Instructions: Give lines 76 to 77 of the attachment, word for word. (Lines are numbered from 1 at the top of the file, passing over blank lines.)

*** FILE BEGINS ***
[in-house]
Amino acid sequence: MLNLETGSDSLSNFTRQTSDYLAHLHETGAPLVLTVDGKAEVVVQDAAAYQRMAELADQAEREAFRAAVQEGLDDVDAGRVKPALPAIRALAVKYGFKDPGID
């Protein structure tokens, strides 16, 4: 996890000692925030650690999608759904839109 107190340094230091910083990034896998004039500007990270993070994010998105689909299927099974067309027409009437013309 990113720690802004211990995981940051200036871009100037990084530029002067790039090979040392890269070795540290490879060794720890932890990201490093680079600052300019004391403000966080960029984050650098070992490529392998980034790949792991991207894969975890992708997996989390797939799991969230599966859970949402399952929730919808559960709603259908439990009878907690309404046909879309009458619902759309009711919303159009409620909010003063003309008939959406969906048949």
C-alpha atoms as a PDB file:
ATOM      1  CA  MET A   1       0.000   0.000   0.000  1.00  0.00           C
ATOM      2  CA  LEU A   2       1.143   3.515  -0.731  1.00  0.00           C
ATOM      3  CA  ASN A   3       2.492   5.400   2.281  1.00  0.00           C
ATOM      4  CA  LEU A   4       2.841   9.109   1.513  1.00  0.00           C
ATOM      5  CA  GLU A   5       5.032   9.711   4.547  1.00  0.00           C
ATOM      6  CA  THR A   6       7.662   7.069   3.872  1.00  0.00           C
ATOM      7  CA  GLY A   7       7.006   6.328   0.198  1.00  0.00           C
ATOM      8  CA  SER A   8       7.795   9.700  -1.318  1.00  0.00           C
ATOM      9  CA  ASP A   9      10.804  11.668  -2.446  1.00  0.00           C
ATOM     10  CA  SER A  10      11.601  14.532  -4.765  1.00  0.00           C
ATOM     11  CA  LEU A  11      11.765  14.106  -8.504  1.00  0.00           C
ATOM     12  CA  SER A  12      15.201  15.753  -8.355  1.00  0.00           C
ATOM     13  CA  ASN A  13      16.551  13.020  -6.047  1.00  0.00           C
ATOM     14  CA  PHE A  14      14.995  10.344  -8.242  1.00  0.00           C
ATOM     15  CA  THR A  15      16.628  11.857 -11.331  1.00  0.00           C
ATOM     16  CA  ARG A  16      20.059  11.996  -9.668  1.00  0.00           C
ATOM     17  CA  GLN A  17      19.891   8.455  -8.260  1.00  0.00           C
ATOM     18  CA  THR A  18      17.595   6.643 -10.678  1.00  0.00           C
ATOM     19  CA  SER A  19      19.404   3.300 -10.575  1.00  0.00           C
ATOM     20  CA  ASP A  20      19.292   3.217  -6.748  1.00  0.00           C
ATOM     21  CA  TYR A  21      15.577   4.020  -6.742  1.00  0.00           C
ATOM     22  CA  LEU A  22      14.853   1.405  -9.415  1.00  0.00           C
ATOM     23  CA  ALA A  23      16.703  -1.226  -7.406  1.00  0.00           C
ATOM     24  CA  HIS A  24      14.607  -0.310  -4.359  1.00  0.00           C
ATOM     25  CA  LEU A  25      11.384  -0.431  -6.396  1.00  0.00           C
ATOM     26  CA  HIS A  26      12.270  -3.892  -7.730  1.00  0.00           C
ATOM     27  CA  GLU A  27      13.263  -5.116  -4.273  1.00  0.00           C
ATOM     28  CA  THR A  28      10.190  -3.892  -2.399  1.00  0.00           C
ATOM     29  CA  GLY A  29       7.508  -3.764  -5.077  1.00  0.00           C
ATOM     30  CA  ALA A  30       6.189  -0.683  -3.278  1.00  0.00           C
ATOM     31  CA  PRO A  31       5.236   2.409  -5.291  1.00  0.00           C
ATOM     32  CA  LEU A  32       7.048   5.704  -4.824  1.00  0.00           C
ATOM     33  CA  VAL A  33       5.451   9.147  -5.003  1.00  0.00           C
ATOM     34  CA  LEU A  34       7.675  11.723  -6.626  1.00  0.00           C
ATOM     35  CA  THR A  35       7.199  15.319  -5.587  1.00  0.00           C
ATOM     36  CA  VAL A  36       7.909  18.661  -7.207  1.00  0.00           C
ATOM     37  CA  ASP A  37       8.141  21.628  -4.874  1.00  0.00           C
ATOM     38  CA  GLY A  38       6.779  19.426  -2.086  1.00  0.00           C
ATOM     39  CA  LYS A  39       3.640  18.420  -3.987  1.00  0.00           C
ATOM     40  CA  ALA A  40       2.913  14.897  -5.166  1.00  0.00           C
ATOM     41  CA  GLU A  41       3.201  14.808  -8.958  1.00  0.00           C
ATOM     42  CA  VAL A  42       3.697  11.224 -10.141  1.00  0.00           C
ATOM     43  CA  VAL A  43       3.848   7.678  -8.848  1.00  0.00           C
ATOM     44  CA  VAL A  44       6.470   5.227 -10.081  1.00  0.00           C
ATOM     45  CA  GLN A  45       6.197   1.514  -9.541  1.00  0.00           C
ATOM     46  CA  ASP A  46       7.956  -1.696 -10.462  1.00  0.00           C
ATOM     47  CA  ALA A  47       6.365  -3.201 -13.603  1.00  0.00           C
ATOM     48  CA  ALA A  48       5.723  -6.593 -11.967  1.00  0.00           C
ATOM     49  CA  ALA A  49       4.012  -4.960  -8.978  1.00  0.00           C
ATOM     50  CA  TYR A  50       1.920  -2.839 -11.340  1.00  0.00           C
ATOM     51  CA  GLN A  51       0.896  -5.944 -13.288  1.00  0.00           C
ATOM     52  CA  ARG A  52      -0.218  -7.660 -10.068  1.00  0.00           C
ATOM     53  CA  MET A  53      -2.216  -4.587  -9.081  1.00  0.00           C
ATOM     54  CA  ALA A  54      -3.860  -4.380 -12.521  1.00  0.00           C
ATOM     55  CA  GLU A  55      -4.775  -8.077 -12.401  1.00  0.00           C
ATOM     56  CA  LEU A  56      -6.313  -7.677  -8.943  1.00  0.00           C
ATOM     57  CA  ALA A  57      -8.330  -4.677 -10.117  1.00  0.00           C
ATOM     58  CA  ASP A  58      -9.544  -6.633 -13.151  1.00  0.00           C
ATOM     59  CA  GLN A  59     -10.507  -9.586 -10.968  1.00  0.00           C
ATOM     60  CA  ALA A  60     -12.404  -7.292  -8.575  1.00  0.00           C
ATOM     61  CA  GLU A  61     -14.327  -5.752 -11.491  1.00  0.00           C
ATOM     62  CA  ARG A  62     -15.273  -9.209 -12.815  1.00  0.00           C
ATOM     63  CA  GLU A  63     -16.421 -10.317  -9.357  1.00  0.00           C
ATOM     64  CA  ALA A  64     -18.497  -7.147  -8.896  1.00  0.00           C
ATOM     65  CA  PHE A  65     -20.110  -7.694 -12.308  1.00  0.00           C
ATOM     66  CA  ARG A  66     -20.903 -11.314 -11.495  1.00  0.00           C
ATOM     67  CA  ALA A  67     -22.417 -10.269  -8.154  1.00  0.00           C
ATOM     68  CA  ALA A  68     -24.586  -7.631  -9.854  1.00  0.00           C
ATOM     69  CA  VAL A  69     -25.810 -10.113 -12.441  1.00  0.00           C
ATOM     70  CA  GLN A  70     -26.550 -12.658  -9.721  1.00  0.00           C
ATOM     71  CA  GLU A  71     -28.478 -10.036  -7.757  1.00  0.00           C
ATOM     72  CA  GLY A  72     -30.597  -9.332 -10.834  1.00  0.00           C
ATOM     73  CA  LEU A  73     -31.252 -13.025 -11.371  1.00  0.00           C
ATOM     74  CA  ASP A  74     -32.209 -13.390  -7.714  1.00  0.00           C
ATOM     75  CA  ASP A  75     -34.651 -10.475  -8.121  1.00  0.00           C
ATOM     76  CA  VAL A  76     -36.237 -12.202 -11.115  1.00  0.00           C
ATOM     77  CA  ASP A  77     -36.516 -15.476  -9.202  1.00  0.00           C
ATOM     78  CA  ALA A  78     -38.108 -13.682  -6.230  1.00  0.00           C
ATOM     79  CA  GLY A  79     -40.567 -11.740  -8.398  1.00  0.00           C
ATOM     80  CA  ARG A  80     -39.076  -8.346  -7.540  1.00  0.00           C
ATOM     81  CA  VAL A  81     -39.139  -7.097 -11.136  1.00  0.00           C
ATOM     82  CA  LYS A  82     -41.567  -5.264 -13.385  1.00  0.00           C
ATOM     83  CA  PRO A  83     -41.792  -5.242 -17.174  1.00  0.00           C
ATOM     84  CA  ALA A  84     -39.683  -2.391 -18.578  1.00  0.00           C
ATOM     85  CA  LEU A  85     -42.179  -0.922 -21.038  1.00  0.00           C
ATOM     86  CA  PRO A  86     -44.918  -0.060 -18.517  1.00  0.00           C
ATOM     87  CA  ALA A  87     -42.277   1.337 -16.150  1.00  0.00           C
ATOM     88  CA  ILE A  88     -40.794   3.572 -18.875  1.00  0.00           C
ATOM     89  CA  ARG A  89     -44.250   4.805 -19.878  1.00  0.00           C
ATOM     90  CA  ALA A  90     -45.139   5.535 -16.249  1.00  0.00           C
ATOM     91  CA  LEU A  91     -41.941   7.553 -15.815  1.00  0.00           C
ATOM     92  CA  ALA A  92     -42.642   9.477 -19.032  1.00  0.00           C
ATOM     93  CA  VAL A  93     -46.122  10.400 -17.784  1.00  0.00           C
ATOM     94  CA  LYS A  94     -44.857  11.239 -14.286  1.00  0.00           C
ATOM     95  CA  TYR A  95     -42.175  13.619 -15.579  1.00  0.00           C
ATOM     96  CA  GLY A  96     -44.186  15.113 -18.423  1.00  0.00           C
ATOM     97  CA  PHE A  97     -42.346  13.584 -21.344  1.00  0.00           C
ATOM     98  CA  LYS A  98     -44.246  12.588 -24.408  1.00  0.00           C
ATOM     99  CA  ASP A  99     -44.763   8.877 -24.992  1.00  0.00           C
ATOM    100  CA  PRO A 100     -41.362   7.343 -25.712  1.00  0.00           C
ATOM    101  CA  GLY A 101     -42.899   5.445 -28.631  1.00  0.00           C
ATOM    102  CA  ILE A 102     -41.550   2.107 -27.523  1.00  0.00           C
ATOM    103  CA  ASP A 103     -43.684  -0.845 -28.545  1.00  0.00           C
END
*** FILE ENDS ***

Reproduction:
ATOM     72  CA  GLY A  72     -30.597  -9.332 -10.834  1.00  0.00           C
ATOM     73  CA  LEU A  73     -31.252 -13.025 -11.371  1.00  0.00           C